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Indian activists to protest Keystone XL during Obama's visit

The Indigenous Environmental Network and other Indian activists will protest the controversial Keystone XL Pipeline as President Barack Obama visits Oklahoma today.

But the protesters will be forced to hold their event inside a cage at a park in Cushing, according to a press release from organizers. Obama is in the city to discuss his national energy priorities, which include a fast-tracking of the southern route of the pipeline through Oklahoma and Texas.

“President Obama is an adopted member of the Crow Tribe, so his fast-tracking a project that will desecrate known sacred sites and artifacts is a real betrayal and disappointment for his Native relatives everywhere,” Marty Cobenais of the Indigenous Environmental Network said in the press release.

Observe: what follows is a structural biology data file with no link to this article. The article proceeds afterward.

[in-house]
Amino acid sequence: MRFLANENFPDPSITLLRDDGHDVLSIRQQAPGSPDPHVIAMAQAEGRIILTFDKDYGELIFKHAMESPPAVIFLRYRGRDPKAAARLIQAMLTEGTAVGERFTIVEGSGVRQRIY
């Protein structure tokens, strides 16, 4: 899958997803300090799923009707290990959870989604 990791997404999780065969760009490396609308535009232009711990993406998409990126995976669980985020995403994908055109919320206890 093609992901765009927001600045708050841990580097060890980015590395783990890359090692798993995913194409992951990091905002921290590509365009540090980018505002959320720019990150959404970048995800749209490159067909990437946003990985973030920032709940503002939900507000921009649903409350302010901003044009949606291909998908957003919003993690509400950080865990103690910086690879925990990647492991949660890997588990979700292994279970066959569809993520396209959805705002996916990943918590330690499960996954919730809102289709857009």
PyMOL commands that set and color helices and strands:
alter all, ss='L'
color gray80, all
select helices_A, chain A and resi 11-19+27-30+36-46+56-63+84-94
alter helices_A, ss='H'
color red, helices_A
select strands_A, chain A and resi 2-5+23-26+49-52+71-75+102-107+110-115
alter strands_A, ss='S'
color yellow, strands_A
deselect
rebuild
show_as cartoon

The northern route of the pipeline remains controversial. Obama rejected a permit for the project but TransCanada plans to resubmit its application.

The 1,700-mile pipeline starts in Canada and would run through Montana, South Dakota, Nebraska, Kansas, Oklahoma and Texas. The project affects treaty lands and former reservation lands of tribes along the route.

Get the Story:
Press Release: Native Americans Protest Keystone XL From A Cage (Indigenous Environmental Network 3/22)
Obama putting Oklahoma pipeline on fast track (AP 3/22)

Related Stories:
Tim Giago: Lakota views missing from Keystone XL debate (03/12)
Native Sun News: Oglala Sioux arrested in Keystone blockade (03/07)
TransCanada to resubmit proposal for Keystone XL Pipeline (02/28)

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